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Affective piety in the eleventh-century monastery of John of Fécamp
Series: Artes Liberales
Author: Lauren Mancia

Scholars of the Middle Ages have long taught that highly emotional Christian devotion, often called ‘affective piety’, originated in Europe after the twelfth century, and was primarily practised by late medieval communities of mendicants, lay people, and women. As the first study of affective piety in an eleventh-century monastic context, this book revises our understanding of affective spirituality’s origins, characteristics, and uses in medieval Christianity.

Emotional monasticism: Affective piety at the eleventh-century monastery of John of Fécamp traces the early monastic history of affective devotion through the life and works of the earliest-known writer of emotional prayers, John of Fécamp, abbot of the Norman monastery of Fécamp from 1028 to 1078. The book examines John’s major work, the Confessio theologica; John’s early influences and educational background in Ravenna and Dijon; the emotion-filled devotional programme of Fécamp’s liturgical, manuscript, and intellectual culture, and its relation to the monastery’s efforts at reform; the cultivation of affective principles in the monastery’s work beyond the monastery’s walls; and John’s later medieval legacy at Fécamp, throughout Normandy, and beyond. Emotional monasticism will appeal to scholars of monasticism, of the history of emotion, and of medieval Christianity. The book exposes the early medieval monastic roots of later medieval affective piety, re-examines the importance of John of Fécamp’s prayers for the first time since his work was discovered, casts a new light on the devotional life of monks in medieval Europe before the twelfth century, and redefines how we should understand the history of Christianity.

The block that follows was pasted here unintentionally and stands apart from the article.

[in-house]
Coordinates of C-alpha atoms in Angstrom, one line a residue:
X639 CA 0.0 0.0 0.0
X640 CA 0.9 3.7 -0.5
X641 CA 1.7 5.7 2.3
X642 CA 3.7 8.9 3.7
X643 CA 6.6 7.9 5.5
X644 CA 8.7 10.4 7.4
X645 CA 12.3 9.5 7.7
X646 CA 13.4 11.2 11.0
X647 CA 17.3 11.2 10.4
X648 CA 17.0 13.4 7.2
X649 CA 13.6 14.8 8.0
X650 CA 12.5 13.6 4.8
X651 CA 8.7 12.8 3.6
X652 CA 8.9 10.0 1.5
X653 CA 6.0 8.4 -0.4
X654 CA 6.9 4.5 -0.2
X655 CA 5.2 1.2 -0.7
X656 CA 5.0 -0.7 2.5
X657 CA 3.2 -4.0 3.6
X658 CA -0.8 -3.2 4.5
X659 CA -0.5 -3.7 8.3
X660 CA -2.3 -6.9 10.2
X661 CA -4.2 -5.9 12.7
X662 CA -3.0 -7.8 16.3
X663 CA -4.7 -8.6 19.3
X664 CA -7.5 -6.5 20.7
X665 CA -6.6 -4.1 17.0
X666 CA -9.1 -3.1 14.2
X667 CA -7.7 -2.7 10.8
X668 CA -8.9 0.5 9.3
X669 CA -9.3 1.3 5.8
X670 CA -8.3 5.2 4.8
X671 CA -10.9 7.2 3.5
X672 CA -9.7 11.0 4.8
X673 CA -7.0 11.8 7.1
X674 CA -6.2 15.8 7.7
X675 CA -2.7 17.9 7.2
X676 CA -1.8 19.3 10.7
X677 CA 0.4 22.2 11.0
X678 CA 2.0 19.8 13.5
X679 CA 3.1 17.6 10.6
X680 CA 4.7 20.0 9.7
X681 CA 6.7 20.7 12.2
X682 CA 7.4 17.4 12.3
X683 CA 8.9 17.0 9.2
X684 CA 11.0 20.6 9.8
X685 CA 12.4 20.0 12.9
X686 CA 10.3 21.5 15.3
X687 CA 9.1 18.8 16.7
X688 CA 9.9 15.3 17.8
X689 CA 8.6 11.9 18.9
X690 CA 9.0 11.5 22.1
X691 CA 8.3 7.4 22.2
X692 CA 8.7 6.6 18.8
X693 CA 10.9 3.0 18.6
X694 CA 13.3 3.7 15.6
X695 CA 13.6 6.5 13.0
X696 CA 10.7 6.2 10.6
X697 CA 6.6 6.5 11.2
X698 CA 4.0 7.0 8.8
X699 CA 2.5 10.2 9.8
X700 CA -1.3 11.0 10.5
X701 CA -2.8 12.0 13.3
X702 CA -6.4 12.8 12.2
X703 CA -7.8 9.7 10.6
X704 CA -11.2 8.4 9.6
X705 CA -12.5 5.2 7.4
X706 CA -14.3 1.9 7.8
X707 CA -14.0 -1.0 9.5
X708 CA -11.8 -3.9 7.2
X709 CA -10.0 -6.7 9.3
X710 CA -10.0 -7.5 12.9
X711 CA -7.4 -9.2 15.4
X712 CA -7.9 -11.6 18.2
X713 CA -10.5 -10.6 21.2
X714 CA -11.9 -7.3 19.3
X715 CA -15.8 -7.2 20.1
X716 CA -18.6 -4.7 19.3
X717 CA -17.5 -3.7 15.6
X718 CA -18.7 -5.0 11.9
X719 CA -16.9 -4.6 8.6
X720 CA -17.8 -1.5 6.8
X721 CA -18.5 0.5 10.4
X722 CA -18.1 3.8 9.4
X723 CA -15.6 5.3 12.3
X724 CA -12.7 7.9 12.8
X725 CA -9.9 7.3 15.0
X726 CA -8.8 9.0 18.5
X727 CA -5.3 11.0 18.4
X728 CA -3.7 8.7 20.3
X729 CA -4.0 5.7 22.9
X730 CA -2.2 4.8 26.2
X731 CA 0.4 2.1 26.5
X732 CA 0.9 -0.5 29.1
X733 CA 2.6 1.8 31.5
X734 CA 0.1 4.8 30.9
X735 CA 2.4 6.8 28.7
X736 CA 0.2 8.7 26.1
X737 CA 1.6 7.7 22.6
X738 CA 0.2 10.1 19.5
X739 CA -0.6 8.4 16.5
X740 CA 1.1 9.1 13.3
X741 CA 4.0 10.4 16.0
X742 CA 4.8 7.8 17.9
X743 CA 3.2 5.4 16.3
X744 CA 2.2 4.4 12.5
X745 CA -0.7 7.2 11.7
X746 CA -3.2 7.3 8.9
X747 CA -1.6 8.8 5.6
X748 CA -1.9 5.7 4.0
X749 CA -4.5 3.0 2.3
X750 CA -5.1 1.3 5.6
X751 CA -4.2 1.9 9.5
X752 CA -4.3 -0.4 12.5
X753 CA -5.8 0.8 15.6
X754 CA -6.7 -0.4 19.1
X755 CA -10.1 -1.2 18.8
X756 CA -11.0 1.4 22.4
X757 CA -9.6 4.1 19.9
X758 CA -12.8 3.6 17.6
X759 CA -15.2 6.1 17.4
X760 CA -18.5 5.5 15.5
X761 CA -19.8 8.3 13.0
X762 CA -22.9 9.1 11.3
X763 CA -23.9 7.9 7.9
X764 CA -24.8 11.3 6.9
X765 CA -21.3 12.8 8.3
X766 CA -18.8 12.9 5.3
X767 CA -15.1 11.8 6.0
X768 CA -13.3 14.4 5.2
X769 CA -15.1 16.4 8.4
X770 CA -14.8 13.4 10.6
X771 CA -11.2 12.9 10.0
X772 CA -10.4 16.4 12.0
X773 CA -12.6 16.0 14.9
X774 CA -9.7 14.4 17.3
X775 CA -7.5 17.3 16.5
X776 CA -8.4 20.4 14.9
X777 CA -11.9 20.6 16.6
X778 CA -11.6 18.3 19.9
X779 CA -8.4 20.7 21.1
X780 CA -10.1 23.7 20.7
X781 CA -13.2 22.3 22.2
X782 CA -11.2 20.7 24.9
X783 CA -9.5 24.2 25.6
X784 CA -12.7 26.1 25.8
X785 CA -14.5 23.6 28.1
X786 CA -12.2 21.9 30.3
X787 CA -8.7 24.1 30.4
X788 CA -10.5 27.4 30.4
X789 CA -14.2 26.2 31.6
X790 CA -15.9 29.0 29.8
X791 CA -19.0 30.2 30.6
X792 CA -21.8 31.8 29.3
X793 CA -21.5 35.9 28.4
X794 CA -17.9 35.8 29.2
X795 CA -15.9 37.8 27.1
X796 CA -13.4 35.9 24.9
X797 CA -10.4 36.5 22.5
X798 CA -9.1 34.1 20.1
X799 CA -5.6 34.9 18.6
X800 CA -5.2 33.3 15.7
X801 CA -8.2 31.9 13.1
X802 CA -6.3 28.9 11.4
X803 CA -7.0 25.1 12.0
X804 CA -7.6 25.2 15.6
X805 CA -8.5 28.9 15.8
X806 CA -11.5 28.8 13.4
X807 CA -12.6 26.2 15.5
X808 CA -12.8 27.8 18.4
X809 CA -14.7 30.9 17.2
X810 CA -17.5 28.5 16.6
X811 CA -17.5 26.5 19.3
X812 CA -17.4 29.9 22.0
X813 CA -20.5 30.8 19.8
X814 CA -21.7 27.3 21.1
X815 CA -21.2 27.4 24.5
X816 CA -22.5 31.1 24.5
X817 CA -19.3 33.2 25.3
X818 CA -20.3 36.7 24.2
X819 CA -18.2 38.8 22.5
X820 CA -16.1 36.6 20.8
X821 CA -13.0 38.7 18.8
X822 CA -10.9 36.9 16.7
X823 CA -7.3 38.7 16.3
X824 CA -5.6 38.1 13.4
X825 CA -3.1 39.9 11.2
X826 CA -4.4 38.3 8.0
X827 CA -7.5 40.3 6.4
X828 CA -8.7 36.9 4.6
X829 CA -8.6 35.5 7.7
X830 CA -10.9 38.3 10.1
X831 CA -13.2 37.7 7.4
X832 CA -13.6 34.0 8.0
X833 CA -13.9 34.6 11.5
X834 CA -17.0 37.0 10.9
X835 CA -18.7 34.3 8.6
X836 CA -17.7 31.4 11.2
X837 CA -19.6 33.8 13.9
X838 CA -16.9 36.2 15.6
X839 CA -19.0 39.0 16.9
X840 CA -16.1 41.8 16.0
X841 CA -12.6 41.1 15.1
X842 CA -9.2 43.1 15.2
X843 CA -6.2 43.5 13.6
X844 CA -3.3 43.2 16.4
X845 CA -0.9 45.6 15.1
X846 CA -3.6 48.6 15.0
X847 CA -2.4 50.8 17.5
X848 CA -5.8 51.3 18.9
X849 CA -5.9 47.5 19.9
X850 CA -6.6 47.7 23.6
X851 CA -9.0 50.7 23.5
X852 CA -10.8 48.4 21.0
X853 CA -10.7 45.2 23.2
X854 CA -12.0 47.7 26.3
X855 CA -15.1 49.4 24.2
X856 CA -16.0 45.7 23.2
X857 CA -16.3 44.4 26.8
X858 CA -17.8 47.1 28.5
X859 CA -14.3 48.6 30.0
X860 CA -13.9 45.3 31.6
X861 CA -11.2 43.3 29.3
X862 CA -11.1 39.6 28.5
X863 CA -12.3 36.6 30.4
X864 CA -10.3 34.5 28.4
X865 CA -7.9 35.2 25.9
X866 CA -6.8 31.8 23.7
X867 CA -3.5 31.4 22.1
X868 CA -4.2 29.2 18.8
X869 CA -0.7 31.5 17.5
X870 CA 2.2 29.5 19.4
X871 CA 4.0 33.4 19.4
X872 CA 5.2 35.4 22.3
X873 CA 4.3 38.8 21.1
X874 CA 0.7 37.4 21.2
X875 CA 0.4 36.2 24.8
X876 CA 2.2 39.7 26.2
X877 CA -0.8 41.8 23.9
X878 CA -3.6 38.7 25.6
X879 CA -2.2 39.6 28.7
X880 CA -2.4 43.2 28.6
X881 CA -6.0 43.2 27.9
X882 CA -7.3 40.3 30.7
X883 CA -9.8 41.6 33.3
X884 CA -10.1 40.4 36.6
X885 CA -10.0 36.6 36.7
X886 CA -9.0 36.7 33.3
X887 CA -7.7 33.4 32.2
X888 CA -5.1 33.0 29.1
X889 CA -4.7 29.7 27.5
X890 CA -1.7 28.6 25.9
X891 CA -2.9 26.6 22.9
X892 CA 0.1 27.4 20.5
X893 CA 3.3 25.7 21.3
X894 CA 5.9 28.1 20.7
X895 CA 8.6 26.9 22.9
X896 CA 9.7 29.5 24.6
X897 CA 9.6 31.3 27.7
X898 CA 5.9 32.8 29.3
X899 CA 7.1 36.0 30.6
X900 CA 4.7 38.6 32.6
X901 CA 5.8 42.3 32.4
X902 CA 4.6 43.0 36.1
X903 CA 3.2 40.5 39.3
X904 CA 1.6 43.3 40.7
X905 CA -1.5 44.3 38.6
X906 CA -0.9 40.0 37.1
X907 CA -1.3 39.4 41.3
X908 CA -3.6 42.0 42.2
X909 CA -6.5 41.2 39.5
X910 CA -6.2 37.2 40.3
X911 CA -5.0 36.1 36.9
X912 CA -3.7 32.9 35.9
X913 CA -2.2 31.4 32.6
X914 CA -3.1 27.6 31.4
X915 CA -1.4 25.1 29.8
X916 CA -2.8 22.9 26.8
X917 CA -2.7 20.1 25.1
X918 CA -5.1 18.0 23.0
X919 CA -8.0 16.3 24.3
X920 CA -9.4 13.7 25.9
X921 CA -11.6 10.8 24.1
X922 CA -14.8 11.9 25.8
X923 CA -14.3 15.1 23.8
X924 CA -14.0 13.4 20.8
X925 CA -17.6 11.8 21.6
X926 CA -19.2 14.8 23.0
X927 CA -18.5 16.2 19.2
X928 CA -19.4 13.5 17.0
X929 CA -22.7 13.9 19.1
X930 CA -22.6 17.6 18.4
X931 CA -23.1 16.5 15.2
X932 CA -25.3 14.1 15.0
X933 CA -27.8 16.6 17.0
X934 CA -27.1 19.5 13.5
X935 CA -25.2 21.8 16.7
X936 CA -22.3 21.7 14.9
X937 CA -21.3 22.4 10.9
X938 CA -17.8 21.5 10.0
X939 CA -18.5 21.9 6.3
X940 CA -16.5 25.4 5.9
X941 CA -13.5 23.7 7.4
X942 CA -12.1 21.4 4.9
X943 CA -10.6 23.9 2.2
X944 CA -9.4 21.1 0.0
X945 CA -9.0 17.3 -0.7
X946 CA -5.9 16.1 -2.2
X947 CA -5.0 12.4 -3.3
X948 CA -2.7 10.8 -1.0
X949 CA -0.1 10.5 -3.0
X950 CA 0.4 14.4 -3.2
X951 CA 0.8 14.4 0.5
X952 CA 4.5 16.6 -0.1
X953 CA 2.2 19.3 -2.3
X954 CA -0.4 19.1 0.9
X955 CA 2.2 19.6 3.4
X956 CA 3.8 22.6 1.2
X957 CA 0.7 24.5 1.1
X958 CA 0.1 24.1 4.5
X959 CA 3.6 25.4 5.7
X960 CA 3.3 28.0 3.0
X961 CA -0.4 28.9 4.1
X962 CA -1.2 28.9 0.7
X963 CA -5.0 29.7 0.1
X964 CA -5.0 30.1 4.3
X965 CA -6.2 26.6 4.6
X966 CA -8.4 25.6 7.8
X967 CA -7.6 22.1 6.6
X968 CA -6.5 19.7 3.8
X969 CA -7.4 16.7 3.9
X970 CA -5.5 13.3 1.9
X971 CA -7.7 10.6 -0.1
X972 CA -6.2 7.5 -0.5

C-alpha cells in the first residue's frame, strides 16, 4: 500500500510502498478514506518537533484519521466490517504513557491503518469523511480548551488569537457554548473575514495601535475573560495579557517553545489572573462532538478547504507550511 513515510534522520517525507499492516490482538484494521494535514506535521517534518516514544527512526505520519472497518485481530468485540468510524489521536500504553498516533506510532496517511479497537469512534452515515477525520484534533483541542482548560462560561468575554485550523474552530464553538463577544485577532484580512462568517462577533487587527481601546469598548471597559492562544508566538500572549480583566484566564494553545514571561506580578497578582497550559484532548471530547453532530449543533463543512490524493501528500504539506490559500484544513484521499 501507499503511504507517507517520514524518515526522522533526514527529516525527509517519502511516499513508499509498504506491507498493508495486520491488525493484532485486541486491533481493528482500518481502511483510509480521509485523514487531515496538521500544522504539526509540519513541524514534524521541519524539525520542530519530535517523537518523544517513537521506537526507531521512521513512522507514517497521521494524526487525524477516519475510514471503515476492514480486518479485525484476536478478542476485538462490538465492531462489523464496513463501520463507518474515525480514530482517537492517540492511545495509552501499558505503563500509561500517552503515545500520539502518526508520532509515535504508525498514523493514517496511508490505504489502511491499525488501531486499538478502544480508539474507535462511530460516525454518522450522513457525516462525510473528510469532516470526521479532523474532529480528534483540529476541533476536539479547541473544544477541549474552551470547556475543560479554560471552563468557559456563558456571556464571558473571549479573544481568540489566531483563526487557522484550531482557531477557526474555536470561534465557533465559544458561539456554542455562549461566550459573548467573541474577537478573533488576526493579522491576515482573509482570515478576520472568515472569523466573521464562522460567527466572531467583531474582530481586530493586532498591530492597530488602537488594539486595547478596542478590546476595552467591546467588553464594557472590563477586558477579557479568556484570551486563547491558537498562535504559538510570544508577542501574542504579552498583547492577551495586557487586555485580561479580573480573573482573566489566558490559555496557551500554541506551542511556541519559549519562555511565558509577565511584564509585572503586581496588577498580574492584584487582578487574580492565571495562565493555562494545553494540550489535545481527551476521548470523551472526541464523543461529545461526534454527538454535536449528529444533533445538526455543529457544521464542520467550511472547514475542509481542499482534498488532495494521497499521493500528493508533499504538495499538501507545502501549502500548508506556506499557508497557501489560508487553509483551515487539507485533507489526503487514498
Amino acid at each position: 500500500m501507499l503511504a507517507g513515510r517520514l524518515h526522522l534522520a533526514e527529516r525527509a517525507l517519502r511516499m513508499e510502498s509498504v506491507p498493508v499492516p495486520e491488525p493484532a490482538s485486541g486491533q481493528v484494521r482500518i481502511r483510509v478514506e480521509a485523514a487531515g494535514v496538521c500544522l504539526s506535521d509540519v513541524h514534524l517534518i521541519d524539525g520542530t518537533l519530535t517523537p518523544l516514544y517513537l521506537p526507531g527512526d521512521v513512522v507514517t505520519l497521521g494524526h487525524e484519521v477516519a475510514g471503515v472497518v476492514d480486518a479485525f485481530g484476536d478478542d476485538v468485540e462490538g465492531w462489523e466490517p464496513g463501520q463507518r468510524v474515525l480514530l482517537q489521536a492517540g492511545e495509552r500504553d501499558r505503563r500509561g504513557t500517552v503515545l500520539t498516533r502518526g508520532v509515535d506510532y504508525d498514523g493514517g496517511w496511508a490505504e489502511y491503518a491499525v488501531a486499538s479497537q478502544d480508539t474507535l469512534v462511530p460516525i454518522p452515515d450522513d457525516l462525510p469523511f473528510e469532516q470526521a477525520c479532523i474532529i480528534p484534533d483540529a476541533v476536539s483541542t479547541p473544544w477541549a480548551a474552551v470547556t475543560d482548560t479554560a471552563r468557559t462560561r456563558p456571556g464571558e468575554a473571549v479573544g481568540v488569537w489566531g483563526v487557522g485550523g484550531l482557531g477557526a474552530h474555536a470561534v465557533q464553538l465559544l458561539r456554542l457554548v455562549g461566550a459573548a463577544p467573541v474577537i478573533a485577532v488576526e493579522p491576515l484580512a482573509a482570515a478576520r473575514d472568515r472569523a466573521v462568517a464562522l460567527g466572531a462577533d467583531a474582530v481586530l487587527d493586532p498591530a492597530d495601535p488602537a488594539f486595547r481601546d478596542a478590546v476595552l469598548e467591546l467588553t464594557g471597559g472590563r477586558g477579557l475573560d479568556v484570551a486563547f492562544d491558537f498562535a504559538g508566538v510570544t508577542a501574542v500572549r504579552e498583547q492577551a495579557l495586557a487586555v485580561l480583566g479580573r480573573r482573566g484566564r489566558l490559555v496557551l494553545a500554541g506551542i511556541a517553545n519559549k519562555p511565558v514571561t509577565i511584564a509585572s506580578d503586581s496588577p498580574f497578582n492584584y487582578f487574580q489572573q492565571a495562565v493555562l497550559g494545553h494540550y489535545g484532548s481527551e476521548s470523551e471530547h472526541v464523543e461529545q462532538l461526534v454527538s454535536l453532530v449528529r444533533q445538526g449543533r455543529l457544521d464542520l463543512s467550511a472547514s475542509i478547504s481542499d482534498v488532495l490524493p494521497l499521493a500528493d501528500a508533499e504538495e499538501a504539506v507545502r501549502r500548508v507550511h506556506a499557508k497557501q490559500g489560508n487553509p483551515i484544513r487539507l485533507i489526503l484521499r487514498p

Defining emotional reform and affectivity in John of Fécamp’s Confessio theologica
Lauren Mancia

To the best of our knowledge, John of Fécamp wrote only one major treatise in the course of his fifty-five years at the monastery of Fécamp. Unlike the expansive corpus of Anselm of Canterbury (1033–1109) or Lanfranc of Bec (1005–89), John revised a single work at different moments in his priorship and abbacy, choosing not to write new works. 1 This is a significant fact. Ultimately, as this book will show, John seemed to have felt that his Confessio theologica was the core of what he had to teach his monks, his noble female

in Emotional monasticism
Tradition and innovation in John’s Confessio theologica
Lauren Mancia

Of all the texts John could have written, why a treatise on right feeling in prayer? Why not instead a treatise on proper liturgical behaviour, or a commentary on the RB , or some other work regulating monastic action as was typical for monastic reformers at the time? John’s choice to write about emotional reform instead of behavioural reform in his Confessio theologica was in many ways a natural extension of his experience of monastic policies and training in Ravenna (from his early life until c. 1010), at Saint-Bénigne de Dijon